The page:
Sanhedrin 58b: A non-Jew who keeps Shabbos is liable to the death penalty, as the Torah says, “Day and night they shall not rest” (Bereishis 8:22). Ravina said: Even on a Monday.
סנהדרין נח ע”ב אמר ריש לקיש: נכרי ששבת ־ חייב מיתה, שנאמר (בראשית ח׳) ויום ולילה לא ישבתו. ואמר מר: אזהרה שלהן זו היא מיתתן. אמר רבינא: אפילו שני בשבת.
Rabbi Yehosef Rottenberg, rav of Kasan, discussed the problem of how the Avos kept Shabbos, according to those quoted in the Parshas Derachim who hold that the Avos had the status of Jews only as a chumra, not where it conflicted with their obligations as non-Jews.
He proposed that they would drag objects on the ground in such a way that they may or may not make a furrow in the earth. The halacha is like Rabbi Shimon who permits this (Shabbos 29a), since the person does not mean to make the furrow; the furrow is an unintended side effect of his act. The Torah says מלאכת מחשבת which means that an act of work has to be intentional to be considered violation of Shabbos. Thus, as Jews they were not violating Shabbos. However, since in the end the furrow was made, as non-Jews they were not considered to be keeping Shabbos. The rule of מלאכת מחשבת does not apply to non-Jews, since it is learnt from the Mishkan.
On a humorous note, Rabbi Rottenberg reads this into the posuk וישב יצחק בגרר, and Yitzchok rested in Gerar (Bereishis 26:6). He rested – that is, kept Shabbos – by being gorer (dragging) objects on the ground.
Source: Idis Sheb’idis, Toldos
[Some problems with this Dvar Torah:
- Why shouldn’t מלאכת מחשבת apply to non-Jews, just because it is learnt from the Mishkan? Aren’t all the 39 Melachos learnt from the Mishkan?
- If Yitzchok Avinu dragged the bench once and failed to produce a furrow in the ground, he would have had to drag it again, to make sure to violate Shabbos as a non-Jew. If so, he was really intending to produce the furrow, and the heter of “an unintentional act” would not apply.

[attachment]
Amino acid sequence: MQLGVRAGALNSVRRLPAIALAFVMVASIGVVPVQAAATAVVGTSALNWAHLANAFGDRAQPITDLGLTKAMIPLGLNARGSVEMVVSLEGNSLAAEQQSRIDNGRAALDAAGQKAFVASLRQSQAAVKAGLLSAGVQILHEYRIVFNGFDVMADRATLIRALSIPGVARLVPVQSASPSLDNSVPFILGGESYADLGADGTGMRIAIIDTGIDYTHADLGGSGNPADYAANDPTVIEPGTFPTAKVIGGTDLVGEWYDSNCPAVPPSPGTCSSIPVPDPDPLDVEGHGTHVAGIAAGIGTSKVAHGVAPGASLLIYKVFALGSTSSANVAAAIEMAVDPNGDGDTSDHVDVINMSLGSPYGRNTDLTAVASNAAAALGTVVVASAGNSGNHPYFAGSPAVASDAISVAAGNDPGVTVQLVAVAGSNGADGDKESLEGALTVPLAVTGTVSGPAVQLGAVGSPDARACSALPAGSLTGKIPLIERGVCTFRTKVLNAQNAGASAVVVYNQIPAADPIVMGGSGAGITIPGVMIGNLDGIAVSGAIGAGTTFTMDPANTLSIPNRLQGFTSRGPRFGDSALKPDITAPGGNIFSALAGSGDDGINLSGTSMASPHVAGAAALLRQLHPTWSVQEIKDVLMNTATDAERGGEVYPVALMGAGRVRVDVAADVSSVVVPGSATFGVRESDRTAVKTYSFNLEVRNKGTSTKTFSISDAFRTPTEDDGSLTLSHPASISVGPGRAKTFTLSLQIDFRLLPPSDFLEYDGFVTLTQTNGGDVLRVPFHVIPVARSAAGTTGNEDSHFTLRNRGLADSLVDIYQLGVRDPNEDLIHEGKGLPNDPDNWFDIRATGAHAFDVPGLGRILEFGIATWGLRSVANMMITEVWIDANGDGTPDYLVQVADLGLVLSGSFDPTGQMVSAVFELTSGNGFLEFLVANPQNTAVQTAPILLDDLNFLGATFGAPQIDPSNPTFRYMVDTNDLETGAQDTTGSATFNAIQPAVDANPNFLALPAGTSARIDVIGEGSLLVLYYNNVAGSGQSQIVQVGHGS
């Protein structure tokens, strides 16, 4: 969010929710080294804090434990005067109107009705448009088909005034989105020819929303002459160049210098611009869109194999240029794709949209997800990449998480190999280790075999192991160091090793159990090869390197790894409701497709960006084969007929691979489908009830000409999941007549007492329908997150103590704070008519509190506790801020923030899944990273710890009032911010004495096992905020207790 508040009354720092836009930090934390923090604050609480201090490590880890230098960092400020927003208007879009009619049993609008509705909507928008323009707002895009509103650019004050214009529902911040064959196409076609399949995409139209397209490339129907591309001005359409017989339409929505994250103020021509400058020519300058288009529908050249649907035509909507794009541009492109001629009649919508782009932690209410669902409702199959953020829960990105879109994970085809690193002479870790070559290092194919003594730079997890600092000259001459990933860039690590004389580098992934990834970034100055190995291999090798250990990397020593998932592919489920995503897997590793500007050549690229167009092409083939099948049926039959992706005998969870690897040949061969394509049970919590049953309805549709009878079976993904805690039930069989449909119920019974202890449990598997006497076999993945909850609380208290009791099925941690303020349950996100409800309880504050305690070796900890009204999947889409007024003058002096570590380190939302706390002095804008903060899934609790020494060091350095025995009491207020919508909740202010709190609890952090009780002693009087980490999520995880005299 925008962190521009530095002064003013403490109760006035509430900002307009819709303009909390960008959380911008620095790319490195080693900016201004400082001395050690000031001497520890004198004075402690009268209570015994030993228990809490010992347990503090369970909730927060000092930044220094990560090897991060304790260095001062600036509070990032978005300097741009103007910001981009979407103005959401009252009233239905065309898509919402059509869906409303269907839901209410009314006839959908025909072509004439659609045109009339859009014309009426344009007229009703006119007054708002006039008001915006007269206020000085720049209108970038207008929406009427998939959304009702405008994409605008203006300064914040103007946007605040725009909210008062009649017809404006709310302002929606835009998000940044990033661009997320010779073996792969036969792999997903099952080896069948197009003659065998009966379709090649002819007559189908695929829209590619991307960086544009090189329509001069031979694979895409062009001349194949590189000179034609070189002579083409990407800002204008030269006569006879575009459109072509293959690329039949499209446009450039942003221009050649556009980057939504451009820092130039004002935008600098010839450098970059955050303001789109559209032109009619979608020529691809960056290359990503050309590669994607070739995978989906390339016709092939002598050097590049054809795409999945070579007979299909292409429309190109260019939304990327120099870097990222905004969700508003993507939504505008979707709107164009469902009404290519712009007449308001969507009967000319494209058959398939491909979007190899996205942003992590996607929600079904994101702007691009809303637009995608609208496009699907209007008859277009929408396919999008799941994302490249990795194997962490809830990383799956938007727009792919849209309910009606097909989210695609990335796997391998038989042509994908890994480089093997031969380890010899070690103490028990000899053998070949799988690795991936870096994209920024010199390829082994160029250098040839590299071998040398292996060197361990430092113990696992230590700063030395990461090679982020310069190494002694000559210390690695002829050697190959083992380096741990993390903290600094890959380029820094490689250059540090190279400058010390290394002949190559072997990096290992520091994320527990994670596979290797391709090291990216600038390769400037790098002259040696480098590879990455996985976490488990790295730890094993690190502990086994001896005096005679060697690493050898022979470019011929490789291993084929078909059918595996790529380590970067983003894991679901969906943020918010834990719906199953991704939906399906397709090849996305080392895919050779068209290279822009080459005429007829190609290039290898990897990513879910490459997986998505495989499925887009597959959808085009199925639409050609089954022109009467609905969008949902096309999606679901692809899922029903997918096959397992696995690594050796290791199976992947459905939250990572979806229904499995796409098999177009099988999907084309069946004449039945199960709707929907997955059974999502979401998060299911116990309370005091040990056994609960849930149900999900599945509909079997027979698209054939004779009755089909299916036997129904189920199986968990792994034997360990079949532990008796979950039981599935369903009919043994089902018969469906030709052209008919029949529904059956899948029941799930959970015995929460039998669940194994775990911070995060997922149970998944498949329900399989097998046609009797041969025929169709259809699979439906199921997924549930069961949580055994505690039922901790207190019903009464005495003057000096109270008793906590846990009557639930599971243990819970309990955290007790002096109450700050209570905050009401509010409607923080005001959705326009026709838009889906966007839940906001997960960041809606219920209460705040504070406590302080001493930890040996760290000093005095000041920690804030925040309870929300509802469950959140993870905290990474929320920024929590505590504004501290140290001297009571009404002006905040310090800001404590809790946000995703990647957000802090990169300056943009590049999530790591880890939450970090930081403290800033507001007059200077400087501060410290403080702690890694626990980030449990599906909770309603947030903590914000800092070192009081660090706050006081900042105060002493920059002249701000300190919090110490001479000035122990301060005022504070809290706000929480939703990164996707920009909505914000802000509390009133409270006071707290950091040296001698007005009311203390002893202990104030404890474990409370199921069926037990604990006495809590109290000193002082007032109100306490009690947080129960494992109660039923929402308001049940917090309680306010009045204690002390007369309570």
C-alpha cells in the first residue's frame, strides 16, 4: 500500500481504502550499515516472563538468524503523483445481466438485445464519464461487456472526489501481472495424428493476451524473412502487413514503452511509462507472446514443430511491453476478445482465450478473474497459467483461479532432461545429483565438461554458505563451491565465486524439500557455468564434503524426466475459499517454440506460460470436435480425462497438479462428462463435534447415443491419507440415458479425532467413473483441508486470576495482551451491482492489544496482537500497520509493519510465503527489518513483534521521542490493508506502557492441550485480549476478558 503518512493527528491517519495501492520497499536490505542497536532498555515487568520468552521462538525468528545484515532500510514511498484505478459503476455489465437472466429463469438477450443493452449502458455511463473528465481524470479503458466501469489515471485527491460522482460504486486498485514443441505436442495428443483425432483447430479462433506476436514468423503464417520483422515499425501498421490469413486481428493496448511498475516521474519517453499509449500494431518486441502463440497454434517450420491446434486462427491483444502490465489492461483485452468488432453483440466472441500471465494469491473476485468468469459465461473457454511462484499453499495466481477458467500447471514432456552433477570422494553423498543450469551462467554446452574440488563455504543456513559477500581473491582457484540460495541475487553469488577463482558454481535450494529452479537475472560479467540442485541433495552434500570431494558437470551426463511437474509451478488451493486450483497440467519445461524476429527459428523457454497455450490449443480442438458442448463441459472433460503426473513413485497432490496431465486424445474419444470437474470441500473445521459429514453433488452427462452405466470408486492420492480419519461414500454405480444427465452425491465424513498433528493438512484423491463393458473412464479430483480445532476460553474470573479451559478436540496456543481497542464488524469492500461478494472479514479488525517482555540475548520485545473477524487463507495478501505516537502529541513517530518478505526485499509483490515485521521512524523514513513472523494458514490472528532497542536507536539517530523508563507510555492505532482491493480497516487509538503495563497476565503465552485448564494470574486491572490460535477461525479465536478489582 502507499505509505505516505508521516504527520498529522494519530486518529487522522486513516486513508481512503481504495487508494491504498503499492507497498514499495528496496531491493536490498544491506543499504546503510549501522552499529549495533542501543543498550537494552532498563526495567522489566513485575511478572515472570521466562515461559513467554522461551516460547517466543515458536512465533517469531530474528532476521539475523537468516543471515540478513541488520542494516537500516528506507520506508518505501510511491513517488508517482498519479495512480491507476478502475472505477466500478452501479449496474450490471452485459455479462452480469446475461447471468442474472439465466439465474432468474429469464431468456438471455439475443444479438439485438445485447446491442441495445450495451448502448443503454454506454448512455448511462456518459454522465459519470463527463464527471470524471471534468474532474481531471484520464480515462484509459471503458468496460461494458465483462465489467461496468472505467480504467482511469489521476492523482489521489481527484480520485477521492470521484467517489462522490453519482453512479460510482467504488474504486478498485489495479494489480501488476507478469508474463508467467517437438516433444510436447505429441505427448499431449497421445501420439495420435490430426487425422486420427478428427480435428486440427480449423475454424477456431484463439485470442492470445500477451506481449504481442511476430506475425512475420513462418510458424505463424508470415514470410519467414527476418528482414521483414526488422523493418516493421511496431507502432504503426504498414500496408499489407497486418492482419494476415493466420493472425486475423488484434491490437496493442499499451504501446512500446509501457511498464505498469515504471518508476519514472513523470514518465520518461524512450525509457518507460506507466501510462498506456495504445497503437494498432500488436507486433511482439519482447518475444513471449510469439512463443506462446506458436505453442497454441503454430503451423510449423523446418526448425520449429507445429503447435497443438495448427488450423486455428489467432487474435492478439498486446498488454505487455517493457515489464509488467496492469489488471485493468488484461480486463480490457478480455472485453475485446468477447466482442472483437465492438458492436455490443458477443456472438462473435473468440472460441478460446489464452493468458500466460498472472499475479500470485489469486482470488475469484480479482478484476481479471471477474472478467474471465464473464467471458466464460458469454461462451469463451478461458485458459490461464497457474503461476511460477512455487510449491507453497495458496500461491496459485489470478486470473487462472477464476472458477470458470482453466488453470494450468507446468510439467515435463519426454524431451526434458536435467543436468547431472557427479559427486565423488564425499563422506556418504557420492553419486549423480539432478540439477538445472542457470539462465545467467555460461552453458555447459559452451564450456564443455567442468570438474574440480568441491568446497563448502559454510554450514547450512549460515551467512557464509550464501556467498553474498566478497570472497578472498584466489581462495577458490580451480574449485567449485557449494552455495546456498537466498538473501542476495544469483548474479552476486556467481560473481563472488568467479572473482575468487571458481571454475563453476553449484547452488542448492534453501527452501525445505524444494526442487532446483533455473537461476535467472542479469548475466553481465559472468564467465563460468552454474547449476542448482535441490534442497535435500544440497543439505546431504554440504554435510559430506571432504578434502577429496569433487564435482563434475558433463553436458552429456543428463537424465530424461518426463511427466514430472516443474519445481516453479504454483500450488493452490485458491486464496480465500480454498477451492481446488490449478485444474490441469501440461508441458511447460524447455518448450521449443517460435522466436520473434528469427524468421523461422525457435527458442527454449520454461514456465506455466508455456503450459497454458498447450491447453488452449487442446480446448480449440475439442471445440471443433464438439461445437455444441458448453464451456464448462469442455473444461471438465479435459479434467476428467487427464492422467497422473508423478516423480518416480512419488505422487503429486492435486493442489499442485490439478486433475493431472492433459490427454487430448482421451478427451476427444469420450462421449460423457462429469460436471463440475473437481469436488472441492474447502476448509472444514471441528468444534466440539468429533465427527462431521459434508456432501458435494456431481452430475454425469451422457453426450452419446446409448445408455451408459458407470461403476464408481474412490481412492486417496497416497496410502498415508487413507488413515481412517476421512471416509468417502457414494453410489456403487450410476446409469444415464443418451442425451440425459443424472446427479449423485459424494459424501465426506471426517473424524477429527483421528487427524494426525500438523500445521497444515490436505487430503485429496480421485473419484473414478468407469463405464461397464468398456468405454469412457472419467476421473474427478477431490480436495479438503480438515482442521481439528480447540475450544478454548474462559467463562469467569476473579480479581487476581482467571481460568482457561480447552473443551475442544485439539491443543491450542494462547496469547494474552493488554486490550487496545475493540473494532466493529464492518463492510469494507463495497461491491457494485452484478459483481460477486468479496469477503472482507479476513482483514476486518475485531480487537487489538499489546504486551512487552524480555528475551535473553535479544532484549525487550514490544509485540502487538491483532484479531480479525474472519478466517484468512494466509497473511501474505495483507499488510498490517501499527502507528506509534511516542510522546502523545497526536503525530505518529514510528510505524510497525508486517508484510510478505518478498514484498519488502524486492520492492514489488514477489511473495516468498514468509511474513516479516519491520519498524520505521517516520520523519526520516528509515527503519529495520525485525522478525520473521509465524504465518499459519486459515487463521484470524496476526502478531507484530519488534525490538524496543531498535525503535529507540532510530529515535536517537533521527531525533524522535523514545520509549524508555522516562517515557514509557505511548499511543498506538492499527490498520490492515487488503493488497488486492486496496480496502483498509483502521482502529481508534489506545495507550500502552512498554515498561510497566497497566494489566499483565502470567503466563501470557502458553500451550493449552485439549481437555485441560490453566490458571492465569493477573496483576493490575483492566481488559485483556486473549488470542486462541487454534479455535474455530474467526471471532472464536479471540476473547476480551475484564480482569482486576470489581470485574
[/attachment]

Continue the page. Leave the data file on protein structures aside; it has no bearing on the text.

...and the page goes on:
Now, one might say that this is only a cute “vertel” and there is no point in asking analytical questions. However, it is in fact very relevant to people who have a doubt about whether they are Jewish. The Gemara speaks about such a case in Kesubos 15b: a baby found abandoned in a city where half the residents are Jewish and half are non-Jewish. In our own time, we have the descendants of Marranos and the Ethiopian Jews who are not able to prove their Jewish status. How should such people deal with keeping Shabbos?
Many solutions have been written, but the simplest approach is that of the Binyan Tzion 126: that the rule that a non-Jew may not keep Shabbos has nothing to do with the 39 Melachos. It simply means that he may not rest. For example, carrying heavy furniture around the house is hard work, but it doesn’t violate any of the 39 Melachos. If a non-Jew carries furniture, he is not resting and is therefore doing nothing wrong. This is implied by Rashi who says נכרי ששבת – ממלאכתו – if a non-Jew rests “from his work” – not from the 39 Melachos, but from his own job. Thus the Avos, and someone unsure whether he is Jewish, could simply do some job on Shabbos (e.g. being a waiter at a kiddush, or a household chore) that does not involve any violation of the 39 Melachos.
Alternatively, R’ Moshe Sternbuch (v. 2, 513) writes that a non-Jew studying in preparation for geirus is allowed to keep Shabbos fully, because the prohibition is only on someone who keeps Shabbos as a non-Jew, thinking that he can make up his own religion and receive reward for it. This is based on the Rambam (Melachim 10:9): “The general rule is that we do not permit him to make up laws or do mitzvos for themselves, on their own. Rather, he should either convert to Judaism and accept all the mitzvos, or stay as he is, neither adding nor subtracting.” Here, the prospective convert is keeping Shabbos for the purpose of practice only, so it is okay. The same logic would apply to a person unsure if he is Jewish: he is keeping Shabbos on the possibility that he is Jewish, not under an illusion that he will be rewarded for it if he is not.]